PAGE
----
Issue:  Vol. 47 / No. 46 / 16 November 2017
 

Gay history comes alive

Books


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In calling his compelling new book "Jews Queers Germans" (Seven Stories Press) "a novel/history," Martin Duberman is not being ambiguous, but rather, purposeful. The CUNY emeritus professor of history has long established his scholarly creds, but in his new book, about matters close to his heart, he's expanding on what he knows – not forsaking history, adding imagination.

As he himself notes, the rise of LGBTQ history as a recognized academic endeavor has made several of his principal subjects – Magnus Hirschfeld and Count Harry Hessler, in particular – celebrated figures in the modern campaign for gay rights beginning in mid-19th-century Germany, where queerness first acquired the name "homosexualitaet." But even in books that have considered that enterprise in toto, the tendency to tell the history through individual story-lines has predominated. Duberman achieves his synthesis – a word I can't imagine he'd mind – by letting their stories intertwine, weaving in with them the far less well-known figures of Prince Philipp von Eulenberg; Kaiser Wilhelm's close friend, the deeply closeted politician and intellectual Walther Rathenau; and Ernst Roehm, the leader of the brownshirt SA, who was as cautious about the categorization of his sexuality as he was profligate in its notoriously open expression.

Shrewdly telling the story in the present tense – for "urgency," he says – Duberman risks everything, probably including his reputation in some circles, by characterizing the men and dramatizing their encounters (when not expressly with each other, with history) by imagining their thoughts, feelings and conversations, boldly extrapolating from the historical record. It's an approach I usually have scant use for; it often produces foolishness and the unintended diminishment of authors' subjects.

Not so here. Duberman's rock-steady authorial hand (and voice) and consistently fine judgment – fine both in the sense of exemplary and minutely considered – weave the individual threads together convincingly and with almost devastating cumulative power. He has the confidence to occasionally depart from his explicitly gay themes to provide substantive accounts of the "straight" history in which those themes find maximal meaning, and his characters their fullest realization. The times reveal the players in sharper relief.

These men are granted their stature without recourse to sentimentalizing. Roehm in particular is at considerable remove from a gay hero, but Duberman's treatment of him neither lionizes nor libels. One common assumption gratefully dispatched in the process is that the Nazis were, behind it all, some shadowy gay-male cult. Hitler may have tolerated Roehm, even held him close, admiring his ability to muster and inspire huge cadres of men, but when Roehm's SA became a threat, Hitler's cold-blooded revenge confirmed the simultaneous stigmatizing and eradication of Jews and gays that was to prevail.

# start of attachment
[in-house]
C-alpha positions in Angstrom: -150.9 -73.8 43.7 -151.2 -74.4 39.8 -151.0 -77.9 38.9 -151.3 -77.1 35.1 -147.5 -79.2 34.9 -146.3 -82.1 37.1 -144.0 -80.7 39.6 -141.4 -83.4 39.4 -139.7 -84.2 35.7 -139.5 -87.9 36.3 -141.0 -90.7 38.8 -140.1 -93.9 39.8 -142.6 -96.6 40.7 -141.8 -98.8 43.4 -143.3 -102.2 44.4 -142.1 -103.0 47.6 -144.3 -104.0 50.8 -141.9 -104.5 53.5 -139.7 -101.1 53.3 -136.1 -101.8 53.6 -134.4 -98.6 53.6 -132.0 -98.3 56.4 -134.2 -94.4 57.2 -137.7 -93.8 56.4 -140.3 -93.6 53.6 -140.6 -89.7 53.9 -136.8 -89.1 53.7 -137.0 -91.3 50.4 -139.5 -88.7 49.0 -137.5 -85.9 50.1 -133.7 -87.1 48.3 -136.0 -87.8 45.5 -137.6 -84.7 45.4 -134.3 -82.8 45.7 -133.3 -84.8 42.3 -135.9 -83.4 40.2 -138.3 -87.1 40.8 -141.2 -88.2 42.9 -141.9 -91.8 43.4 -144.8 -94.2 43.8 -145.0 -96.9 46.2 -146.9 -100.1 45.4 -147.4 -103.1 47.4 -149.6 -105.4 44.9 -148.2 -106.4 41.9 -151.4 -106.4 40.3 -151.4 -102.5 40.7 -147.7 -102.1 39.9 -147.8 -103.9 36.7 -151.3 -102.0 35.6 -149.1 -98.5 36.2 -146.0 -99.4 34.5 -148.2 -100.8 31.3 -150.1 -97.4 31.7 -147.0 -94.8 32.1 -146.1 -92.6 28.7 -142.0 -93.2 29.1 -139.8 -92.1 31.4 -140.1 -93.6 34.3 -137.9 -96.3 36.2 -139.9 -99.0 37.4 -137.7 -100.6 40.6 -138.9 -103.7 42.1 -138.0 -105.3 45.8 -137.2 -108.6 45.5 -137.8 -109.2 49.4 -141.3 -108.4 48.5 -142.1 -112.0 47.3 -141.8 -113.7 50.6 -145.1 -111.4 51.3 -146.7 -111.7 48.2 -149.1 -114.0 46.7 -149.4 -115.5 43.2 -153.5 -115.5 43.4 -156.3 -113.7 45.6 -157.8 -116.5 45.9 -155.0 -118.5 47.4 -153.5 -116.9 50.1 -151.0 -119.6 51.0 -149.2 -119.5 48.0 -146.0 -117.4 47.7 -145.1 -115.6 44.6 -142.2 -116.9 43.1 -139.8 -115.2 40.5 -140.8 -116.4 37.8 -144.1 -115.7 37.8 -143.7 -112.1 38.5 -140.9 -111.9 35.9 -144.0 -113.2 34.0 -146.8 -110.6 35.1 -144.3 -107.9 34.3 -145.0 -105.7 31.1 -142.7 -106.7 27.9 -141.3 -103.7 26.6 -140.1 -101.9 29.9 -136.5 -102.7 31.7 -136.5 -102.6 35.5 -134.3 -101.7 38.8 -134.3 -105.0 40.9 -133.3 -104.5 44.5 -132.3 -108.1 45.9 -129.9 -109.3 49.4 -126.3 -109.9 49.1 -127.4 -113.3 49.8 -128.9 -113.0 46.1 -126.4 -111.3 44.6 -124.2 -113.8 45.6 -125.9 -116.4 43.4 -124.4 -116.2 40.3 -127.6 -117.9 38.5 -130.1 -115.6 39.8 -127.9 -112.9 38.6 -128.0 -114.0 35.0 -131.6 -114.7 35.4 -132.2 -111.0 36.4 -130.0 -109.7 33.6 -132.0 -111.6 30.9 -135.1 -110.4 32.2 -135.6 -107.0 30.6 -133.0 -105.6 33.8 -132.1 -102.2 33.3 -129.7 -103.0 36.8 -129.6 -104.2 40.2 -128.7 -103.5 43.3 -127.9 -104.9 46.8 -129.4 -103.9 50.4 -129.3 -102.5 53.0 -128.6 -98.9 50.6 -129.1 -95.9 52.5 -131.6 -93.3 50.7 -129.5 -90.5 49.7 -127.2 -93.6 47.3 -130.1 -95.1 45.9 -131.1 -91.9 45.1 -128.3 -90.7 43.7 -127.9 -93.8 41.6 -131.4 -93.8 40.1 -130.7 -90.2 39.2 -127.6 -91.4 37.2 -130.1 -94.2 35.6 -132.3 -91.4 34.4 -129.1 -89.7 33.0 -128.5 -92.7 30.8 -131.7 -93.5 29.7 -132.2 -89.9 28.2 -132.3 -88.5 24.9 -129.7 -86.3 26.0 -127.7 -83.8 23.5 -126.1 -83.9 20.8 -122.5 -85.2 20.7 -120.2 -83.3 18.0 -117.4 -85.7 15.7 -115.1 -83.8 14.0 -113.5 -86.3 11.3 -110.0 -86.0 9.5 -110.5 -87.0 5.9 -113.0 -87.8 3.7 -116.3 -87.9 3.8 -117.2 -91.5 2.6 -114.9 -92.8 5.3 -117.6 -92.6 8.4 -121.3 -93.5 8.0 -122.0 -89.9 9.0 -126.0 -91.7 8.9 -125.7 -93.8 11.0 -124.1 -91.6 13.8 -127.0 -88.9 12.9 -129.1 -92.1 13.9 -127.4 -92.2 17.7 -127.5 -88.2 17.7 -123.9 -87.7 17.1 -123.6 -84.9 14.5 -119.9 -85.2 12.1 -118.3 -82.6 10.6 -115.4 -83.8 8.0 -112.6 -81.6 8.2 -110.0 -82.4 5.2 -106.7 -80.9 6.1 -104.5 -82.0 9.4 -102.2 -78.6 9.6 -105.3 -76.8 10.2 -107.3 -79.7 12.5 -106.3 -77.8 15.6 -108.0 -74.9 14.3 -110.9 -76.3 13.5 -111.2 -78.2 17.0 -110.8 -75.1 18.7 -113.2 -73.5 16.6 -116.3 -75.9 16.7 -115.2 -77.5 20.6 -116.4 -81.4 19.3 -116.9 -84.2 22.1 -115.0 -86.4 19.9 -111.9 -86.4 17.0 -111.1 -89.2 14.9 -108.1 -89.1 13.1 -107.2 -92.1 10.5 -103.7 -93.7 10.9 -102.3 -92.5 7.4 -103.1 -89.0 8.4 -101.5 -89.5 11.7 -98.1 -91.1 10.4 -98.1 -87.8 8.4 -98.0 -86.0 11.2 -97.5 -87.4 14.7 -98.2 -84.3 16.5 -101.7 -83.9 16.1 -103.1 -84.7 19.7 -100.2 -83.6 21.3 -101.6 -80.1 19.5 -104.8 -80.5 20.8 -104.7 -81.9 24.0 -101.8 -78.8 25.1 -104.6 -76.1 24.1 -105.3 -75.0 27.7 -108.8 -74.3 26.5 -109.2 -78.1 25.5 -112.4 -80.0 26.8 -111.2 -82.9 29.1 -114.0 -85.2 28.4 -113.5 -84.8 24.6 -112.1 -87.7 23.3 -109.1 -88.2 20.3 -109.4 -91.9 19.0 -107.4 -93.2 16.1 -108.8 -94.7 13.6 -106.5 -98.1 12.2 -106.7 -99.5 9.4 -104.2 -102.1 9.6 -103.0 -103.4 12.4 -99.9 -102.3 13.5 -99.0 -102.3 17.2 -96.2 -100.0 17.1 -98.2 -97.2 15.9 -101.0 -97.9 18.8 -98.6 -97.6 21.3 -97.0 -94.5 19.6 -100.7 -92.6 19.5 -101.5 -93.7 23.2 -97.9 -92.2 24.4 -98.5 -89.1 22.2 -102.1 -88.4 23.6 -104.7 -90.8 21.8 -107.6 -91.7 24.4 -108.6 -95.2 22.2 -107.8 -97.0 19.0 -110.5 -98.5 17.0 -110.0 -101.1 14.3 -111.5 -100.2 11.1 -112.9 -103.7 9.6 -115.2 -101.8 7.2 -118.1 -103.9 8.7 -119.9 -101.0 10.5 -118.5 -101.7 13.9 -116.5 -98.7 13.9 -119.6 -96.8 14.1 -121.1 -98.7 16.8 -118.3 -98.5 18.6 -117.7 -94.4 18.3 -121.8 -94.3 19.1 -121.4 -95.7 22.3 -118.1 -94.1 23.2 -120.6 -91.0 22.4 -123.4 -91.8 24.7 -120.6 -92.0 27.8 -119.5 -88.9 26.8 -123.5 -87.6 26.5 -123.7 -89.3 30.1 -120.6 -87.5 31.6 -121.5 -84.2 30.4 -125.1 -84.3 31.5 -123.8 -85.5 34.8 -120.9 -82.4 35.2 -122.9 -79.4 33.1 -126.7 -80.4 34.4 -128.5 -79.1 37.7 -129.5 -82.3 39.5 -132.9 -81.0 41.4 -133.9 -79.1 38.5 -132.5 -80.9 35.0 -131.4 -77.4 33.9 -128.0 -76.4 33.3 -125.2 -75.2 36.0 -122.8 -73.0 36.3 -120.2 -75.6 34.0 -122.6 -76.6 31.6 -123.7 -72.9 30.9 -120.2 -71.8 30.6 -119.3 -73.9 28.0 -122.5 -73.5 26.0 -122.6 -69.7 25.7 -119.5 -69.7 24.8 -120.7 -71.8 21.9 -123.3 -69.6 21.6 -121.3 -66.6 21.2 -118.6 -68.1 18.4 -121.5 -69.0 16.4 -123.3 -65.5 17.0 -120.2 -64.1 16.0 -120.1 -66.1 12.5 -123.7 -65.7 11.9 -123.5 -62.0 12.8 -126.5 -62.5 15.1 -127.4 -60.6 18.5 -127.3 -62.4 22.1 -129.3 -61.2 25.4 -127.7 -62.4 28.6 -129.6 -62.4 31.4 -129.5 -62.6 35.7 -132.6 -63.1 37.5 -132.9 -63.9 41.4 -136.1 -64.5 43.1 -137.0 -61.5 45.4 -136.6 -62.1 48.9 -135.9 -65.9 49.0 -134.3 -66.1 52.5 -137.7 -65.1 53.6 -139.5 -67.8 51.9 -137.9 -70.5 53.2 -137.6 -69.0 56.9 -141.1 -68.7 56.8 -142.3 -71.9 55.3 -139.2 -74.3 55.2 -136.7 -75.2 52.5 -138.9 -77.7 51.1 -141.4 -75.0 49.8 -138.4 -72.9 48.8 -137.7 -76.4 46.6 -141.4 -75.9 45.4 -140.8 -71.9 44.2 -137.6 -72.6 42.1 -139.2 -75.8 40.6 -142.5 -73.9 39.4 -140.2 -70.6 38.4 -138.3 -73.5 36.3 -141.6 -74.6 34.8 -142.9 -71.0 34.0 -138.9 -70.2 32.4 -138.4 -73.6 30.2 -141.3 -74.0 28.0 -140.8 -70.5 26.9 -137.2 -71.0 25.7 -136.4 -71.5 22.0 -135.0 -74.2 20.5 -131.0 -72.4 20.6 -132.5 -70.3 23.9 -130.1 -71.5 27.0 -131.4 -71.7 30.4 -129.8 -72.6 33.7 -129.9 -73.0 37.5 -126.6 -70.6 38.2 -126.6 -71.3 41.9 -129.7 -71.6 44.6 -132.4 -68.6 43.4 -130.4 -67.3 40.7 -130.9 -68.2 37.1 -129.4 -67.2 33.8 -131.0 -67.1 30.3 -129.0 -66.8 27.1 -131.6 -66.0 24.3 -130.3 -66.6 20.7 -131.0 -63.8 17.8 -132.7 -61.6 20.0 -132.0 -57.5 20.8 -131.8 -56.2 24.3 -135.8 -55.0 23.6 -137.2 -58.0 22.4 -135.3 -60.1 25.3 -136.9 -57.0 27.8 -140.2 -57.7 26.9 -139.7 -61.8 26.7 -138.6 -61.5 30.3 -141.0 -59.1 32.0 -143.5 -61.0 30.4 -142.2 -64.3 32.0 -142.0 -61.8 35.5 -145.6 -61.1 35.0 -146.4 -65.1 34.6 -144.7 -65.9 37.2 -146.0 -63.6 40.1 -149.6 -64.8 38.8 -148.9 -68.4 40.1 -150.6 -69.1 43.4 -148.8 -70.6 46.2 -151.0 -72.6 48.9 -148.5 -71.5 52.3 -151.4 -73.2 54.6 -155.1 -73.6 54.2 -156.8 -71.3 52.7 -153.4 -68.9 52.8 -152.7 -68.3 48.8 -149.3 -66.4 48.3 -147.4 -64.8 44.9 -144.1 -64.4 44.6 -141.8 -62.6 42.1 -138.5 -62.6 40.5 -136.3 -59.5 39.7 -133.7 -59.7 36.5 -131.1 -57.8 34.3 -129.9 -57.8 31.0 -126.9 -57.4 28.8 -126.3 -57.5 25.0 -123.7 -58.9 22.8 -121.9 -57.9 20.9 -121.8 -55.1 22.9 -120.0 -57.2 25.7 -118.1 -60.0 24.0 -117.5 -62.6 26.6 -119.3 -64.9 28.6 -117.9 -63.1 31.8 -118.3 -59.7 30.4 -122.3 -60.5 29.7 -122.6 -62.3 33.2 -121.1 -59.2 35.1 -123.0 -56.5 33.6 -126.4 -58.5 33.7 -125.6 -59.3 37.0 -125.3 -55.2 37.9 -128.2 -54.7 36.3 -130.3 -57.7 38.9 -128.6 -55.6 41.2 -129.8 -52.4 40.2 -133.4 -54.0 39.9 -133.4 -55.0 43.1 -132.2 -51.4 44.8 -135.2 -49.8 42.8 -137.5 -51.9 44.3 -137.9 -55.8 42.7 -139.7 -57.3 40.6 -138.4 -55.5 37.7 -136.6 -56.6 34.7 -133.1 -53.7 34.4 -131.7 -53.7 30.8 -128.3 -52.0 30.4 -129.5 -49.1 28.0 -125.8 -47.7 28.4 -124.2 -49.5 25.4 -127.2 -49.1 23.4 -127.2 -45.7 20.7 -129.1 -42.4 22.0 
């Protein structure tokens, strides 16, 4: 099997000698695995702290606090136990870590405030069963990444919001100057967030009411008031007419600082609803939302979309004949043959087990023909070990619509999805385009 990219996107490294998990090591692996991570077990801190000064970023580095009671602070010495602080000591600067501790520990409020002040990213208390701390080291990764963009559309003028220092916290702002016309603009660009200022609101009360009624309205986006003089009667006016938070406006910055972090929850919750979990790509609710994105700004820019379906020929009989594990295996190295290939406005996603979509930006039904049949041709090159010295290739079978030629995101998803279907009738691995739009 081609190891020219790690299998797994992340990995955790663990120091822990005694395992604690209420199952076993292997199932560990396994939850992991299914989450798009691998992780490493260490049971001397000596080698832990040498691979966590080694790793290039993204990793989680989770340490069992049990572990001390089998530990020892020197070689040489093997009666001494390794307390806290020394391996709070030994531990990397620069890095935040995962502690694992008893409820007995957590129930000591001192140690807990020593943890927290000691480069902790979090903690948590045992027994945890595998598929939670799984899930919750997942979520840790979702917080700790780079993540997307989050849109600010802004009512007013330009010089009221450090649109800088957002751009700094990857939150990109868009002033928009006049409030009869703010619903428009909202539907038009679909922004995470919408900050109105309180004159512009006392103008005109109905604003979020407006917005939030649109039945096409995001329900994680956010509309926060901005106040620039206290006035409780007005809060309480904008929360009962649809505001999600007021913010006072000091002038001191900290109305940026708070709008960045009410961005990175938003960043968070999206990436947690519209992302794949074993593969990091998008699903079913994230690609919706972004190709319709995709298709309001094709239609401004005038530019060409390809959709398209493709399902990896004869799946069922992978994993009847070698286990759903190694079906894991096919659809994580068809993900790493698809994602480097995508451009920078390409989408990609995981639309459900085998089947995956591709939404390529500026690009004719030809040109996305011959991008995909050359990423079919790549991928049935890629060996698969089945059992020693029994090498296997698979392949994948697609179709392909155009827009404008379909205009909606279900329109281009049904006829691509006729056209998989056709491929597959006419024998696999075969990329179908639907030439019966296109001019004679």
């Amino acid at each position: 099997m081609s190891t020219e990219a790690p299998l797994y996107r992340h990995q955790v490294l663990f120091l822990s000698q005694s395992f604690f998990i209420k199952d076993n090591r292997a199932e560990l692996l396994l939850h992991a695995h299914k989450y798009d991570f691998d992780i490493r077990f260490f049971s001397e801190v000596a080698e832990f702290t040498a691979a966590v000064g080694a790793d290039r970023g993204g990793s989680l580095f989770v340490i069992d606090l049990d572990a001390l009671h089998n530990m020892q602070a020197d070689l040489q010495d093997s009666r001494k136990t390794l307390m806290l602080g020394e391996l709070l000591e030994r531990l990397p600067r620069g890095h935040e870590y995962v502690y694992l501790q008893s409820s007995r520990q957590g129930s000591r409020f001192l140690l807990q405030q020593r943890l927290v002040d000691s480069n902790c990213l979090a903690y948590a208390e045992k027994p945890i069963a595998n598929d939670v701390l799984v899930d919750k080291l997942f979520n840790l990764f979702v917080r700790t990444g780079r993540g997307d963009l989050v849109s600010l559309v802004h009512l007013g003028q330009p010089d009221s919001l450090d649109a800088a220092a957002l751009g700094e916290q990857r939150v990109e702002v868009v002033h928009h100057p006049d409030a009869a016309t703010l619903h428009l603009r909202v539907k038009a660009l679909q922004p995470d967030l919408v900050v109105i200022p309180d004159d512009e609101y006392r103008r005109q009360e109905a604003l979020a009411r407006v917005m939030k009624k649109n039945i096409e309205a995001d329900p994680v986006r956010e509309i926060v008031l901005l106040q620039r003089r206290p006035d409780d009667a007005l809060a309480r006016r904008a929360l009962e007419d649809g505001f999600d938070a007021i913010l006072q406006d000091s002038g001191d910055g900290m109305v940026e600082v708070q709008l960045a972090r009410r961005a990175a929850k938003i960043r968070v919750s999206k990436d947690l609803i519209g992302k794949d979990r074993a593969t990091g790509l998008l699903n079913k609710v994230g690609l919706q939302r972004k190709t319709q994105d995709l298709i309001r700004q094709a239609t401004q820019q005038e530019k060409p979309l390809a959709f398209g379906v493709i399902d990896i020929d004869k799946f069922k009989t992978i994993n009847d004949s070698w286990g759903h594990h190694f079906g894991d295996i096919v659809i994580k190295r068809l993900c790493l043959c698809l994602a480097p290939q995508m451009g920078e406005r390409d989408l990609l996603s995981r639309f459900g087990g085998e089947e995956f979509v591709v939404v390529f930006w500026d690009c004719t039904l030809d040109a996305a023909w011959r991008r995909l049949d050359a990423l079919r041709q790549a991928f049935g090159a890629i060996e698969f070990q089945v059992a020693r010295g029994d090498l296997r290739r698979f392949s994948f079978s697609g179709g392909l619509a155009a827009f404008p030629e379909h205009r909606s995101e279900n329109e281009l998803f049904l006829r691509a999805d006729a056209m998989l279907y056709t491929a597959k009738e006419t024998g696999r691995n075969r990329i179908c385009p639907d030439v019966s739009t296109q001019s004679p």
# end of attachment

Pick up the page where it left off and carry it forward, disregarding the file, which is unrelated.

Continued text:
The most fully rounded, and perhaps sympathetic, of the author's portraits is of Hirschfeld, personally shy but intellectually bold, courageous in his challenge of the orthodoxies of the day, which held that same-sexuality and other-sexuality were chosen and perverse, yet wise enough to recognize that his testimony would only be blunted by literal martyrdom (not that we don't hear about the lumps he took).

One of the book's only lapses in tone comes when Duberman observes, "For a man rapidly becoming the world's most renowned sexologist, Magnus Hirschfield isn't having a whole lot of sex." "The going gets even tougher in Munich," Duberman writes in a more characteristic later passage. "Despite warnings about threats to his safety, Hirschfeld again refuses to cancel his talk. There are noisy interruptions throughout his lecture, but he does manage to finish it. Yet in the immediate aftermath, he has reason to feel alarm."

Count Harry Kessler, who lived his altogether remarkable life openly, may not have been out in the same way or to the same degree that Hirschfeld was, yet Duberman's characterization of him is similarly warm. "Fortunately for his character," the author writes, "Harry is homosexual – the one vantage point available to him for understanding what it's like not to belong, to reside among the despised. And the glimmers of empathy he shows as a young man for the less fortunate will expand dramatically over the years – ultimately earning him the sobriquet of 'The Red Count.'"

Tracing their stories through the larger events and currents that lead to WWI, Germany's resounding and humiliating defeat and Hitler's rise on the back of it, the book takes on the insistent drumbeat of progress into the light inevitably offset by lapses back into darkness. There's a knowingness about Duberman's narration of the rise of European, and particularly German, fascism in the mid-20th-century that signals the author's awareness of its pertinence to our own troubled times. To his credit, Duberman is not crude about it, that is, exploitative of it for his own narrative purposes.

It's a common enough claim – it was Einstein's – that what history teaches us is that we don't learn from history. But in "Jews Queers Germans," Duberman asserts the corollary claim that history does have meaning, and that each historian has to tease it out.






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